These are people who think those two odd pots on the end of the stove are useless, never fully tasting them to see how much they could complete a meal.

Blessed are the peacemakers, for they will be called children of God.
 Matthew 5:9



A beautiful woman walked by me in church last week, hair a shining fan of honey, figure stitched by the best. For a moment, I wanted to be her, this lady who had been sculpted by humanity. She catches many eyes, men and women, and we all pause to see this vision, different than she was a month ago. She pretended not to notice and put some pride in her strut. Something about that strut is wrong but I still feel a bit faded with my wash-and-go hair and years-old blouse.

We come to this holy place to worship the Maker, King of all Kings, Creator of mankind, sculptor of hook noses and romans noses, thin lips, full lips, frizzy hair and various ranks of waistlines. We are walking temples, yet we have bowed to the church of man. Even in the midst of Halleluiahs and salvation tears, our insecurities walk like shadows across our eyes. They weave in and out of the chairs, drawing out attention from God to the woman/man with a better _______ than mine. Who do we put in all this effort for? Not God, for like any parent, He must think His children are beautiful. Of course He does, He made us. Could there be a greater purpose for my ghostly pale skin?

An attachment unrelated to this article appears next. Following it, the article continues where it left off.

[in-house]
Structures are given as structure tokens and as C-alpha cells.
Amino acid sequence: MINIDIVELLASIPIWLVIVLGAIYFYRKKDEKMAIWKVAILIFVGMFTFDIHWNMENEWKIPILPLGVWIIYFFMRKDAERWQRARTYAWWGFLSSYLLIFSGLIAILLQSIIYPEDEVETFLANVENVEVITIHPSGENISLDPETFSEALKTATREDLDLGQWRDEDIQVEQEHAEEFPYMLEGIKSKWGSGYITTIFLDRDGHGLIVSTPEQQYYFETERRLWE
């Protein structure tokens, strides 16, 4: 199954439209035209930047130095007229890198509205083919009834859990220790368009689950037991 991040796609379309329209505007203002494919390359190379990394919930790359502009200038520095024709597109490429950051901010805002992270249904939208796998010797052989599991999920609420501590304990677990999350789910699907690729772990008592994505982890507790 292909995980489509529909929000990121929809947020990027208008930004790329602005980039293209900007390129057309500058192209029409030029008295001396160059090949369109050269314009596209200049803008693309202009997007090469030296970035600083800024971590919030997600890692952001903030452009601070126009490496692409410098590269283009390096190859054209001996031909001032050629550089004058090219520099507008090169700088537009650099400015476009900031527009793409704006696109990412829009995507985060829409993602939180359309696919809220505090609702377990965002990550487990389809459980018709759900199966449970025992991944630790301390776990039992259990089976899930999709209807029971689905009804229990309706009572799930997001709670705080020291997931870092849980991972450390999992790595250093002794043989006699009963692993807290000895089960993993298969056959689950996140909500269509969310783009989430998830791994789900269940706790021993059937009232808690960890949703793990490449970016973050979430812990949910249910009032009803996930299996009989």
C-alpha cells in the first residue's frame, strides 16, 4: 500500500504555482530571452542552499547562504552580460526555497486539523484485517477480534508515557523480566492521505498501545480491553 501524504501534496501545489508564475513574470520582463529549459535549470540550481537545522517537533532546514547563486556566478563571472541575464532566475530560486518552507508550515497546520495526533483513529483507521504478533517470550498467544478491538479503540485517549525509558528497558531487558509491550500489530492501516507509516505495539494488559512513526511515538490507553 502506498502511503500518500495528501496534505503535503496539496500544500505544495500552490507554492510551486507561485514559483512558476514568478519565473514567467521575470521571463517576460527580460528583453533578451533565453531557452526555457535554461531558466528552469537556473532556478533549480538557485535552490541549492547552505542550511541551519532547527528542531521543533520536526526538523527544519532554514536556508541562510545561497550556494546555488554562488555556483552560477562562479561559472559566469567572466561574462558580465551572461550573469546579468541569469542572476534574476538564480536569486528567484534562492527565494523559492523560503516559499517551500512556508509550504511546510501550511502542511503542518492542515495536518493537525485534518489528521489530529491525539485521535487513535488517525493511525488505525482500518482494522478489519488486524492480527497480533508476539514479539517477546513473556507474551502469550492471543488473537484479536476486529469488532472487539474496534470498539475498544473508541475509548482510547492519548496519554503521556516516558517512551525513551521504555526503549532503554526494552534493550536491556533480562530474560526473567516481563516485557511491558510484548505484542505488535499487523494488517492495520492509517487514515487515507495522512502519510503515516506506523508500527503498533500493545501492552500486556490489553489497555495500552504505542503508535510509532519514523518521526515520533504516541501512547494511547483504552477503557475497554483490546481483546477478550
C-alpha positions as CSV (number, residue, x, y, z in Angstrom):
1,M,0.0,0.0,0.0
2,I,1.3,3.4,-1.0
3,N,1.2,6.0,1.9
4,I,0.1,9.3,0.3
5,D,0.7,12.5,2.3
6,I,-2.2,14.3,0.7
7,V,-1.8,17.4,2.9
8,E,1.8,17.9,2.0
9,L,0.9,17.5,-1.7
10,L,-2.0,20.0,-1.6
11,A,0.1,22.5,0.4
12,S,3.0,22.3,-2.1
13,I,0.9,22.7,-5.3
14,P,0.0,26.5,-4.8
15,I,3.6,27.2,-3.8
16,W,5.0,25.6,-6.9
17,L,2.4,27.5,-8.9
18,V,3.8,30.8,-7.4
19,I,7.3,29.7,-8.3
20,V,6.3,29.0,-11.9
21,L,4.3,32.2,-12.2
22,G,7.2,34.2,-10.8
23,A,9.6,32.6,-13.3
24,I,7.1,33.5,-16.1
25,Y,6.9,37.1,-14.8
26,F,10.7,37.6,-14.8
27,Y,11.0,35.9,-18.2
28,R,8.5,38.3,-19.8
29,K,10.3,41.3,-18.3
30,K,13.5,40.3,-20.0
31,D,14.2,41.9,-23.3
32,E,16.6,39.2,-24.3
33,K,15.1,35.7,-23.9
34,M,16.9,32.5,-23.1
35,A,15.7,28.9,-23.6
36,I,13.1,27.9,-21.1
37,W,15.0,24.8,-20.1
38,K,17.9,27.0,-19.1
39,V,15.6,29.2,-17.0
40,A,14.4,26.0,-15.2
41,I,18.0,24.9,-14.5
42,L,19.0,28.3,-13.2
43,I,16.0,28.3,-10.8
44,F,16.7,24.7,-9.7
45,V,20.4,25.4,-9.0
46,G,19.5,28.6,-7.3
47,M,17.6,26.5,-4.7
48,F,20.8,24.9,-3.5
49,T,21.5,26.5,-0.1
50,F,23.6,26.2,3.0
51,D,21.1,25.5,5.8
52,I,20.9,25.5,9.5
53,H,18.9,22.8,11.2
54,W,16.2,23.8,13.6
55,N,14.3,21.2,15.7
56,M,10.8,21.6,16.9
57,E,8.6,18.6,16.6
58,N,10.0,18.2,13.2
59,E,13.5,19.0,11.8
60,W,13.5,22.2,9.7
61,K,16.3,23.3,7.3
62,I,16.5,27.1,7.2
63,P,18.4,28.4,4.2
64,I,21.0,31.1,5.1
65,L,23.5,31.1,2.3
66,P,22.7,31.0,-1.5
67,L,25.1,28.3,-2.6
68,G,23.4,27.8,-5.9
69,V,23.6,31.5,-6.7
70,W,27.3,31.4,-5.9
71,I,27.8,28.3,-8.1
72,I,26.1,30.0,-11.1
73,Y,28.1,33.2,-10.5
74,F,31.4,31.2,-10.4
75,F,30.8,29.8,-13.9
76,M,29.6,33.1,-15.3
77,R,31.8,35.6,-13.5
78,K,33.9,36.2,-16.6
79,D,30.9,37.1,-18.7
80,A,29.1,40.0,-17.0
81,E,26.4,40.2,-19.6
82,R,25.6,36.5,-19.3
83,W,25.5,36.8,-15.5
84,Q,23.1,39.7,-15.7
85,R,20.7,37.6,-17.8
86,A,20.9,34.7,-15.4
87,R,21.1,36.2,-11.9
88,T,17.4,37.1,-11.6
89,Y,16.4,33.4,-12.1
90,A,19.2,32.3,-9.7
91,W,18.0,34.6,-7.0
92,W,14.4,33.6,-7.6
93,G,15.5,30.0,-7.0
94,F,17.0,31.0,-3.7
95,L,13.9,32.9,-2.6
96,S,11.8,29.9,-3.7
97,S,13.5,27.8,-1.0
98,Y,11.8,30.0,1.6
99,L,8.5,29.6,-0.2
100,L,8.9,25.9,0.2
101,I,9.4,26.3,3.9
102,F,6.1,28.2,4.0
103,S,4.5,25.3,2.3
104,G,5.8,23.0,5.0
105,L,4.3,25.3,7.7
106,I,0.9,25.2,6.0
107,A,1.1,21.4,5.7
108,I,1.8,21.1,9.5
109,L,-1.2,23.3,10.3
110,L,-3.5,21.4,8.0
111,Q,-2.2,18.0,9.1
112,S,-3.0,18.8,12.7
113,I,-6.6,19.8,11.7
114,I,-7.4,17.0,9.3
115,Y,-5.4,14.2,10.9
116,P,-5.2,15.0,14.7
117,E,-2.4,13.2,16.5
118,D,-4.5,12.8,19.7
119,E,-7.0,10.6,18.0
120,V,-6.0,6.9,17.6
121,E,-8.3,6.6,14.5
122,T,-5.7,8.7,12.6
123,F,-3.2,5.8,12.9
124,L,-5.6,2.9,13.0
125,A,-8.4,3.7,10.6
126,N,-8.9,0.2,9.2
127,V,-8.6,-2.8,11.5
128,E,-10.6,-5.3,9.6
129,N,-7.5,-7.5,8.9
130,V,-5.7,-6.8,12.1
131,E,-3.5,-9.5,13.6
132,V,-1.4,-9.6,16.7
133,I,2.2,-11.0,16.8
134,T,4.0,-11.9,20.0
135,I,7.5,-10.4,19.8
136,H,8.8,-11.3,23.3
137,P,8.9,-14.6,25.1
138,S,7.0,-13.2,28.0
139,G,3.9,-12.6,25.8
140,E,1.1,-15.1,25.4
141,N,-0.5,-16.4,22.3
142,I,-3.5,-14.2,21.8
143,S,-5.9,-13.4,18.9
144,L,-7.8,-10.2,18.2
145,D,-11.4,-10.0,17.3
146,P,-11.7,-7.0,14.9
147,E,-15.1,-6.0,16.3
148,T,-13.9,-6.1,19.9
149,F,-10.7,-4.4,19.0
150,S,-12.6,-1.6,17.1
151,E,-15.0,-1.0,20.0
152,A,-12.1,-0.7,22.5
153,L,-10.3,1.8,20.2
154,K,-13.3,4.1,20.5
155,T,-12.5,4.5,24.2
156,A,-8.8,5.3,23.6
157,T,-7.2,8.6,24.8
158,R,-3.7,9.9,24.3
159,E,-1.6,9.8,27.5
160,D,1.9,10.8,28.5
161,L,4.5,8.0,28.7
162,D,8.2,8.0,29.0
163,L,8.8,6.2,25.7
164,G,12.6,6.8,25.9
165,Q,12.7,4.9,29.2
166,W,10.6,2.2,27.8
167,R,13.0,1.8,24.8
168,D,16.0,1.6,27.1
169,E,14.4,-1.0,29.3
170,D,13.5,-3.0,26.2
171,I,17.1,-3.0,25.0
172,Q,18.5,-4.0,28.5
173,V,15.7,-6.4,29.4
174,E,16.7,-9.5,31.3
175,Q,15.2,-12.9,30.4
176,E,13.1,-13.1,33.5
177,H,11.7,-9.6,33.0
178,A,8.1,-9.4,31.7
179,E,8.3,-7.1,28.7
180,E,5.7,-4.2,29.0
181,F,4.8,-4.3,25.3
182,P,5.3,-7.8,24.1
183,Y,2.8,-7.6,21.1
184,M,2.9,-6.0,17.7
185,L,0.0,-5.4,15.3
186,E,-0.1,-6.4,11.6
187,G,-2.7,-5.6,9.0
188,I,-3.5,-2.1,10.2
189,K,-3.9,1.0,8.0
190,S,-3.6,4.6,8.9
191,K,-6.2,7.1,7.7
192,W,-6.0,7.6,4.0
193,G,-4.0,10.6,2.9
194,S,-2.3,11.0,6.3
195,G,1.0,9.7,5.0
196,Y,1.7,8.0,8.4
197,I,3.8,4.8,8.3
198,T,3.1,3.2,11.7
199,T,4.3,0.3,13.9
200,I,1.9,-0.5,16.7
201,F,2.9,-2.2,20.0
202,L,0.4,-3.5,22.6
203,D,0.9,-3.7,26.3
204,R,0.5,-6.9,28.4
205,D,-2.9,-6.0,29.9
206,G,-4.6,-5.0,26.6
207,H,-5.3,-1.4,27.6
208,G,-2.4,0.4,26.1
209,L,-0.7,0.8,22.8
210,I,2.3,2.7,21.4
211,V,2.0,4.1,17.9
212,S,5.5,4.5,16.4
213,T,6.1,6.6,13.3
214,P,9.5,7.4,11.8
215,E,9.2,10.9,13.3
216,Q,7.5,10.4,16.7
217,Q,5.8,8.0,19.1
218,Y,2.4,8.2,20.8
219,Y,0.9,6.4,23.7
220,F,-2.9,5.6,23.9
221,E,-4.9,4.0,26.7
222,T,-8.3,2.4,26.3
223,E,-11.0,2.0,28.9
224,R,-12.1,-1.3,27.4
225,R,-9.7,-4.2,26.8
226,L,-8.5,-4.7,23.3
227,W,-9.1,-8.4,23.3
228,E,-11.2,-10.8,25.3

What claws at our insides so sharply that we need to fill in the gashes with another’s approval? No matter how much we love exterior beauty, this is starting to feel like an inspection before the slaughter.

It reminds me of Katniss Everdeen, when she considers the deception of appearances in The Hunger Games: “After dinner, we Hunger_gameswatch the replay in the sitting room. I seem frilly and shallow, twirling and giggling in my dress, although the others assure me I am charming. Peeta actually is charming and then utterly winning as the boy in love. And there I am, blushing and confused, made beautiful by Cinna’s hands, desirable by Peeta’s confession, tragic by circumstance, and by all accounts unforgettable.”